Aloe Vera Juice

Aloe vera juice is the most popular and beneficial way to eat Aloe vera. The juice is made from either crushing or pulverizing the whole leaf. The latex portion of the plant is then removed by stripping it from the plant.

  • You can control how much you consume with ease
  • It’s easy to add to any meal or drink
  • You have to drink it, which may be a problem if you dislike the taste

Aloe Vera Capsules

Aloe vera capsules are made by freeze-drying the entire leaf, crushing it into capsule form, and then removing the latex. Capsules tend to be more concentrated than Aloe vera juice.

  • You don’t have to mix it with food or drink
  • It’s easy to take on the go
  • You can consume a higher dosage
  • You can accidentally take too much due to its higher concentration

Aloe Vera Powder

Aloe vera powder is made from aloe vera gel. The gel is rinsed, drained, and then dehydrated. Once it’s dry, it is ground into a powder rather than put into a capsule.

  • It’s also easy to take Aloe vera powder with you on the go
  • Customize your dosages as needed
  • Easily mix into your food
  • It can be messy
  • You have to mix it into a meal or drink

2. Dosage for Aloe Vera Laxative

According to WebMD, the correct dosage for constipation relief is 100 to 200 mg of Aloe vera juice daily or 15 mL of the gel. While you can take more, especially in capsule form, here’s where it gets serious.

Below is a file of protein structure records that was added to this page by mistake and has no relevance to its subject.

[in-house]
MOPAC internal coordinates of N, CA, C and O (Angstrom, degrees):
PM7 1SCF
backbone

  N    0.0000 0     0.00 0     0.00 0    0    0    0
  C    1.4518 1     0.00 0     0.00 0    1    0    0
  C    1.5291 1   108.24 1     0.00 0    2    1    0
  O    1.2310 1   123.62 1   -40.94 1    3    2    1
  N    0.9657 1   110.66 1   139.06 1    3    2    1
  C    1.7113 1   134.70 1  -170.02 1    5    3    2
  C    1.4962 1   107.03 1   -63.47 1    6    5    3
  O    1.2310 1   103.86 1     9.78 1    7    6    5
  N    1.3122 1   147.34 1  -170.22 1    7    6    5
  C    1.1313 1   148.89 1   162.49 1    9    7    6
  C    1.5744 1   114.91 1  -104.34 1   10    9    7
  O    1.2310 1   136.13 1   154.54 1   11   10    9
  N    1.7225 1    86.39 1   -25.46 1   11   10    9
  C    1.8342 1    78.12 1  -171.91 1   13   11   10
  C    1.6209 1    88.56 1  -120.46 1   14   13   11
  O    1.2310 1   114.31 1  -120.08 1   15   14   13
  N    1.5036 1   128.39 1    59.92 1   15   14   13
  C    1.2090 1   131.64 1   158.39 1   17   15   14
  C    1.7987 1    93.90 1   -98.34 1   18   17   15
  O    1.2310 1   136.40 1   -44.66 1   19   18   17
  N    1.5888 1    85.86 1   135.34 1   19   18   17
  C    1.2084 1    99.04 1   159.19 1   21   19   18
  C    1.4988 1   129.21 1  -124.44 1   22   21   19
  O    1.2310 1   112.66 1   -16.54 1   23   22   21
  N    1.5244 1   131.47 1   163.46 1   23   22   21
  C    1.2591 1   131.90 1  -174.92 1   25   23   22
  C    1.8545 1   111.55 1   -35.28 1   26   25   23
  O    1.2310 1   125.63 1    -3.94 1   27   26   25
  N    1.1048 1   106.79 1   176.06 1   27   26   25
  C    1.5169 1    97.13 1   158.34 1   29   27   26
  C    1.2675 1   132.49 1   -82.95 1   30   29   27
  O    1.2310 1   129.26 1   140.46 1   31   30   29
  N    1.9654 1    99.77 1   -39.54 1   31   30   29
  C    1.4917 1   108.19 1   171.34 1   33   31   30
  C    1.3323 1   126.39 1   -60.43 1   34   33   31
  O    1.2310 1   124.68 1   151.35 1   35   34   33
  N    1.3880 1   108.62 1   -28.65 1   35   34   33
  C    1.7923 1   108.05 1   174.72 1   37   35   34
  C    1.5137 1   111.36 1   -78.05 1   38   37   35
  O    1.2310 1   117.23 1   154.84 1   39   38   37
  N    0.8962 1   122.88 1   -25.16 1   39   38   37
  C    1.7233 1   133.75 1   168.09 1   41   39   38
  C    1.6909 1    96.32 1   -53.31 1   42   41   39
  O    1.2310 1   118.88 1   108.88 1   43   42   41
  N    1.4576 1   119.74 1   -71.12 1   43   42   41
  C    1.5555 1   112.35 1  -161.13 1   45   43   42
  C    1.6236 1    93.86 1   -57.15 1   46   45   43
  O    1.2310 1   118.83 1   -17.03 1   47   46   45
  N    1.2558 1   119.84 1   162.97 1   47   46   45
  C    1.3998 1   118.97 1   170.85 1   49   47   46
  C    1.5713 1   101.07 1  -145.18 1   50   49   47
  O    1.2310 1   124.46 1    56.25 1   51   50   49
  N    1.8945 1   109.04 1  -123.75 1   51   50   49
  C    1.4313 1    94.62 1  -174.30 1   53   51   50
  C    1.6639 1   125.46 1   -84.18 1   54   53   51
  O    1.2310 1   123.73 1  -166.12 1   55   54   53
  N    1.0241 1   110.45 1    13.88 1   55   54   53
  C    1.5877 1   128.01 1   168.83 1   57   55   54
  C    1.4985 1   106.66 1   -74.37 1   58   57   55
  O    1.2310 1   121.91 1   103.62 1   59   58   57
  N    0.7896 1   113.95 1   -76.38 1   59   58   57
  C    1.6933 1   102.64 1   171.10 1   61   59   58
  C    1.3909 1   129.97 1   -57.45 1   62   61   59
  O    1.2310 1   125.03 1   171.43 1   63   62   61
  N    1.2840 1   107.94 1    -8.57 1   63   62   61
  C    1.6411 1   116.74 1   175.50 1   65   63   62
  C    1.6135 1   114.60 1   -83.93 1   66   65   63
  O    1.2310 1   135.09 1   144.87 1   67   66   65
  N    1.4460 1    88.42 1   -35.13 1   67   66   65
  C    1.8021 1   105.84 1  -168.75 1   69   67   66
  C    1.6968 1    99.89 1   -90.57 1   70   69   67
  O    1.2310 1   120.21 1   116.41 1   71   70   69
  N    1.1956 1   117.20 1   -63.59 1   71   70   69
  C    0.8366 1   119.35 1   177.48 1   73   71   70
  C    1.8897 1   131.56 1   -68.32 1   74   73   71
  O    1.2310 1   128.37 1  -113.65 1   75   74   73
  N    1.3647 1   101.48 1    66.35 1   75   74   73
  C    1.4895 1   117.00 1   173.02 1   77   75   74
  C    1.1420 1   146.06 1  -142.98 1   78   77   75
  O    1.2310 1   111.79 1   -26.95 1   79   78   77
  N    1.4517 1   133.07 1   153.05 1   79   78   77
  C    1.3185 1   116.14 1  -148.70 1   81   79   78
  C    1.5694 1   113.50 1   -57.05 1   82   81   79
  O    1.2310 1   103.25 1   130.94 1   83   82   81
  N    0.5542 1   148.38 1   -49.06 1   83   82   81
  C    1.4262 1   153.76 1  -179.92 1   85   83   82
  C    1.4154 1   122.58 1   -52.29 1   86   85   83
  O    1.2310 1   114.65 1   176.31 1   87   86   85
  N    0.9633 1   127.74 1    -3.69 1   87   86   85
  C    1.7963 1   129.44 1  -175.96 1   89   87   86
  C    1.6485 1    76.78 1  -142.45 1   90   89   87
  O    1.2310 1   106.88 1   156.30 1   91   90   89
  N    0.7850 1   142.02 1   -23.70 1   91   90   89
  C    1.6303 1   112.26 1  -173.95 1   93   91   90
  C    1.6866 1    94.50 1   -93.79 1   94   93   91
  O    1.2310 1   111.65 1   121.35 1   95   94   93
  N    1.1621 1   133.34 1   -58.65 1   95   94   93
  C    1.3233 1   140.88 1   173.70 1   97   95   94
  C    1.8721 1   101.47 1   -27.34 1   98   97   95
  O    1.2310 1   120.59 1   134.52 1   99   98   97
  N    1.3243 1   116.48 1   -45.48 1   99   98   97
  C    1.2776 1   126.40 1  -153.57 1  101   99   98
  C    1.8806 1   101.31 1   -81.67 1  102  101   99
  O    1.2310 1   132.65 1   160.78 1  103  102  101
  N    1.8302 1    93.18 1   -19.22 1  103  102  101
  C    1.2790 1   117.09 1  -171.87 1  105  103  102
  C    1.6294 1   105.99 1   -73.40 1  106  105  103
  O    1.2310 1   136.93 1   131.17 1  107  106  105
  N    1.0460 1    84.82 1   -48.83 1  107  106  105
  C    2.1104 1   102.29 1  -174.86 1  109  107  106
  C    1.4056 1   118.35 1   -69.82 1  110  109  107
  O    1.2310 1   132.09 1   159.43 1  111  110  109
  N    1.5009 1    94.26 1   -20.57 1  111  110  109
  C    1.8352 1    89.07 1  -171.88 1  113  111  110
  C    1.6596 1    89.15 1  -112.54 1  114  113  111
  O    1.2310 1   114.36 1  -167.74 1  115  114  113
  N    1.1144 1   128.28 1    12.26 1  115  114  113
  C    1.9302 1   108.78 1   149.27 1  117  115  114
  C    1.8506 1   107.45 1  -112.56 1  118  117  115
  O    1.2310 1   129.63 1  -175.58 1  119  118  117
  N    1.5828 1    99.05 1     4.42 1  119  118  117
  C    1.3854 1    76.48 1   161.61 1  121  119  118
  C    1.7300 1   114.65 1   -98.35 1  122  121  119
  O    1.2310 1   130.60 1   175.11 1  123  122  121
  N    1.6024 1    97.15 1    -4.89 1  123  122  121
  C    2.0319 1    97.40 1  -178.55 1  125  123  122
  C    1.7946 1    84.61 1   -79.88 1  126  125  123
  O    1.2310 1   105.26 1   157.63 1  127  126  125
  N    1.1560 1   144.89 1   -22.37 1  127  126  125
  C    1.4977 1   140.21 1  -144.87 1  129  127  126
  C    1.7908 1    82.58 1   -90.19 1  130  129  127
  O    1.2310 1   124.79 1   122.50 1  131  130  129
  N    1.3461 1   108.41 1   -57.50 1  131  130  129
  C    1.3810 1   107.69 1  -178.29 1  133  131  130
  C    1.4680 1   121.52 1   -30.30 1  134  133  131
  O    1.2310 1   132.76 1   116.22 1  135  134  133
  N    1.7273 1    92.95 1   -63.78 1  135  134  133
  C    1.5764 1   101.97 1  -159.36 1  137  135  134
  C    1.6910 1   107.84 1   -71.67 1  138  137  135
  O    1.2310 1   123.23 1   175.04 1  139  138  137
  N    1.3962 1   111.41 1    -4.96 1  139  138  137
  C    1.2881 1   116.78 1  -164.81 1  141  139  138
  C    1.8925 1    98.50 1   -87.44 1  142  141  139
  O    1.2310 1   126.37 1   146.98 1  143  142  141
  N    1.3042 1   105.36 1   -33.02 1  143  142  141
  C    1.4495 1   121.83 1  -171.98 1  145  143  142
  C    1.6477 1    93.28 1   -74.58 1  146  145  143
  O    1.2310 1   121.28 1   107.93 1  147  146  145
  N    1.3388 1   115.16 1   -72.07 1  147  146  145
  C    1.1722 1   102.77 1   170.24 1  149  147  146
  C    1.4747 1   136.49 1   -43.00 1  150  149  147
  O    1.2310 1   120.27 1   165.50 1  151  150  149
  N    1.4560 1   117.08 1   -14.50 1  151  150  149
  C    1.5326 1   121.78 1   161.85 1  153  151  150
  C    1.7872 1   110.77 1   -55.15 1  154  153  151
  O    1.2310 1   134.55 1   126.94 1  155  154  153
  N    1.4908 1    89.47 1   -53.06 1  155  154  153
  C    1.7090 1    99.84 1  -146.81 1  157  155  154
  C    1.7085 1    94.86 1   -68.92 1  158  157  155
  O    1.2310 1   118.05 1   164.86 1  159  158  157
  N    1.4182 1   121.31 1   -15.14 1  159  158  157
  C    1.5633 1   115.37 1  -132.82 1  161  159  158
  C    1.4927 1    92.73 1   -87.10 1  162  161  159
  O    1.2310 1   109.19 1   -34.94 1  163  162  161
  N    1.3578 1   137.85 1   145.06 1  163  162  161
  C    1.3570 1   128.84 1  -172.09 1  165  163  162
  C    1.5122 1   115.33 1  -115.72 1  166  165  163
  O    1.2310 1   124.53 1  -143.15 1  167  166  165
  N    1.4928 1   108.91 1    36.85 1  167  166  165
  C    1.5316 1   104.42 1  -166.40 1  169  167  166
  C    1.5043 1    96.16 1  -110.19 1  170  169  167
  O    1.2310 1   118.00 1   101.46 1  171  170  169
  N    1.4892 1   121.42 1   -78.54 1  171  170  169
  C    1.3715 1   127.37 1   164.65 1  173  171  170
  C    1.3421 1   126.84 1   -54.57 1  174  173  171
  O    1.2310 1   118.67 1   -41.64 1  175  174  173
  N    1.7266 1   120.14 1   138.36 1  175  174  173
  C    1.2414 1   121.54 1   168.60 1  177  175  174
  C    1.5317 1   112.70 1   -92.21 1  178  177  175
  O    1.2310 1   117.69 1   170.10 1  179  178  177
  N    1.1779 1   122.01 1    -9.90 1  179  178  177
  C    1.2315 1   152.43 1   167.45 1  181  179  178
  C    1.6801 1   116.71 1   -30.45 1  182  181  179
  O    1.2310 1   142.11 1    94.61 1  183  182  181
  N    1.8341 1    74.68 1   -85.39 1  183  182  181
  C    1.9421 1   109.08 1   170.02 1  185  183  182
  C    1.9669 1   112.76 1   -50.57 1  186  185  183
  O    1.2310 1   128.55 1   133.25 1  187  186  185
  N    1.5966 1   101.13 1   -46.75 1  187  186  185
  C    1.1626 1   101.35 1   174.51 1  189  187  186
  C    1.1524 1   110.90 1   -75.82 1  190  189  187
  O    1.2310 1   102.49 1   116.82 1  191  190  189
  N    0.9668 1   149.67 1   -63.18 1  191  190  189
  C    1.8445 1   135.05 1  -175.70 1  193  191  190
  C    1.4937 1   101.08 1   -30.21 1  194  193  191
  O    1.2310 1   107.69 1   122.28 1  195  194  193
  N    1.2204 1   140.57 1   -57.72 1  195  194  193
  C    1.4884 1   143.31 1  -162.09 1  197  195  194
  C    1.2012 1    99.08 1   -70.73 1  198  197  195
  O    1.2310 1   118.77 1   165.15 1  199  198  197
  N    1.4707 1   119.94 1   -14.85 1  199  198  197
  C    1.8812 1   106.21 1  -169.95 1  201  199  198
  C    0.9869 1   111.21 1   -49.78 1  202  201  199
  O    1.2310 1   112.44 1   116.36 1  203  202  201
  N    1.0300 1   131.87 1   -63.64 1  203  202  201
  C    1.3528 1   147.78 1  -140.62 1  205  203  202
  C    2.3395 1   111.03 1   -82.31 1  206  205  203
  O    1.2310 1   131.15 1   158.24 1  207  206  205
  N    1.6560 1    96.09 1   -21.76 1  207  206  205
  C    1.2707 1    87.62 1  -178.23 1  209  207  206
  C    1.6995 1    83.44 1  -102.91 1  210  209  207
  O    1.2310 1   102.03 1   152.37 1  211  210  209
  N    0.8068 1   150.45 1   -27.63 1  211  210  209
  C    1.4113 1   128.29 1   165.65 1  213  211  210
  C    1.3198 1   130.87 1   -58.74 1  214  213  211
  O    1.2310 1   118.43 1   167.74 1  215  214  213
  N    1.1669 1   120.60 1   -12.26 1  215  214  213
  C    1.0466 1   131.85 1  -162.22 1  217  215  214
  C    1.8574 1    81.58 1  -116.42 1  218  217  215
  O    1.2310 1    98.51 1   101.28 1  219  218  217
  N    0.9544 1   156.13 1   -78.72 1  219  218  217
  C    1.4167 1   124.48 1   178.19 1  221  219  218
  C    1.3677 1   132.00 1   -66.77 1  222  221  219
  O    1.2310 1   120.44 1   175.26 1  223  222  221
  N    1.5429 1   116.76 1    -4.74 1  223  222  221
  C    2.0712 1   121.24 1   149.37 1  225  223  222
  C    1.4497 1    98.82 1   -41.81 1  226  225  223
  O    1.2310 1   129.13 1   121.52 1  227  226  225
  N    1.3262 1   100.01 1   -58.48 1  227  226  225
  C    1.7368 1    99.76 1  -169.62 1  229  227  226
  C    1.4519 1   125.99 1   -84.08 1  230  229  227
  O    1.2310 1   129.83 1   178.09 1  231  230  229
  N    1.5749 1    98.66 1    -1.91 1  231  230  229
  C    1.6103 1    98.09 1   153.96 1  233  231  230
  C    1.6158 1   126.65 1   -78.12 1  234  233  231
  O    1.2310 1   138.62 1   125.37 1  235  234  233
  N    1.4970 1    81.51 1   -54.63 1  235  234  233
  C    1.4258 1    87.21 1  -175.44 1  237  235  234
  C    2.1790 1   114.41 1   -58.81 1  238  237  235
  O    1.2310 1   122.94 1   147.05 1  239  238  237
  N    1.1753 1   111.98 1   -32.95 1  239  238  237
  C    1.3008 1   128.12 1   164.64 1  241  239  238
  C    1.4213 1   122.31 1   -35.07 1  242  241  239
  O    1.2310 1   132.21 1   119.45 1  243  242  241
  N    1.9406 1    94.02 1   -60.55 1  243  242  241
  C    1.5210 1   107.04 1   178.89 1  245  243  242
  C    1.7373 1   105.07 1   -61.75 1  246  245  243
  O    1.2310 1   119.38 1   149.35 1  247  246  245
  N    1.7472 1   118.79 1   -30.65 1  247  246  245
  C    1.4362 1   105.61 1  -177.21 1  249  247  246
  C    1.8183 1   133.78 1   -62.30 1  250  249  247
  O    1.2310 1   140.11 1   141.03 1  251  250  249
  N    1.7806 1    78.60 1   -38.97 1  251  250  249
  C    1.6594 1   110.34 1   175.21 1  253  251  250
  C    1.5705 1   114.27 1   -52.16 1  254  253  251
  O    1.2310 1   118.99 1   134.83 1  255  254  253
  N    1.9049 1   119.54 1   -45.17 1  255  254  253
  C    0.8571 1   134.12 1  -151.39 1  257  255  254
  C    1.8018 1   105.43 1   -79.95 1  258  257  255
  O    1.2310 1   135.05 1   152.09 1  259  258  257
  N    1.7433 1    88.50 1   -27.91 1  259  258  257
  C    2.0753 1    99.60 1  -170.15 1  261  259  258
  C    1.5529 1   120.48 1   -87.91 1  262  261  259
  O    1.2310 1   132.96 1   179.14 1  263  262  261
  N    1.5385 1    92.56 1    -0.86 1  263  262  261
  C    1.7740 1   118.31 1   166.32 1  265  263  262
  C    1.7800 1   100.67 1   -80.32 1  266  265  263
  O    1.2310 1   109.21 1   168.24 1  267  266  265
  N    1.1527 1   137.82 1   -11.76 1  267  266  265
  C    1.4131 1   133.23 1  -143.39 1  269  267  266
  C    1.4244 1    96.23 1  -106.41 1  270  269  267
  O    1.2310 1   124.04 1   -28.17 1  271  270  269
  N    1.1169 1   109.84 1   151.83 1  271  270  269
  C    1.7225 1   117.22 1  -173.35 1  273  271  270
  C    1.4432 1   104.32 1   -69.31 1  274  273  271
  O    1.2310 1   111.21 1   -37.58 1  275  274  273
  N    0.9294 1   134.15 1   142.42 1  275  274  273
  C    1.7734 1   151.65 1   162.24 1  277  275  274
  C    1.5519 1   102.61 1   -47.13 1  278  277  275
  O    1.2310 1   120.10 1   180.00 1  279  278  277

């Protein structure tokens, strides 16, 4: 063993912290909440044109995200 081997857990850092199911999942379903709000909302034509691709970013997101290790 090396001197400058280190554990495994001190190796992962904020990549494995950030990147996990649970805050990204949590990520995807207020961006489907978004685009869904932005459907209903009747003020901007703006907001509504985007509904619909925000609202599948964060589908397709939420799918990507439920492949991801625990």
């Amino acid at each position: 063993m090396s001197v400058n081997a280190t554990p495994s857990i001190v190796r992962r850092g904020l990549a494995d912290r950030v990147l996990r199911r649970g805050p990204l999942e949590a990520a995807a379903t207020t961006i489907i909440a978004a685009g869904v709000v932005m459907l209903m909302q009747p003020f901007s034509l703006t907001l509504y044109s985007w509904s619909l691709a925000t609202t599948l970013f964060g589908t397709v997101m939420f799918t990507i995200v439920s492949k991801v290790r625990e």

Aloe vera latex may pose a health risk if you consume too much. Studies show that taking one gram of aloe latex per day long-term can be fatal, as it may cause kidney and liver failure.

However, most aloe vera products on the shelves these days do not contain latex, and the ones that do only contain trace amounts. So always choose regulated aloe vera gel products when you opt for the plant as a natural laxative, as they are safer to consume.

3. Don’t DIY Your Aloe Vera for Constipation Relief

Before you chop off some of that Aloe houseplant in your windowsill, you might want to think twice about DIYing Aloe vera for constipation. Your Aloe vera plant contains higher concentrations of latex than a commercial product that has been stripped of the ingredient.

Instead, opt for an organic, 100% pure Aloe vera juice, powder, or capsule. Store-bought Aloe vera is measured to ensure that there is a consistent—and low—concentration of the plant’s laxatives.

4. Make an Aloe Vera Juice Smoothie

Aloe vera smoothie

Who doesn’t love smoothies? When it comes to consuming Aloe vera, tossing it in a smoothie is one sure-fire way to cancel out the bitter flavor of Aloe vera while also getting the benefits of its constipation-relieving properties.

5. Add Aloe Vera to Your Favorite Drink

Whether you choose Aloe vera juice or the powder form, another popular way of consuming Aloe vera is by adding it to beverages. Doing this makes for an easy drink on the go. And, just like with the smoothie, the best way to get rid of the bitter flavor of Aloe vera is by mixing it up. Try mixing the Aloe with orange juice or coconut water to cancel out the taste (unless, of course, you like the taste of Aloe vera!)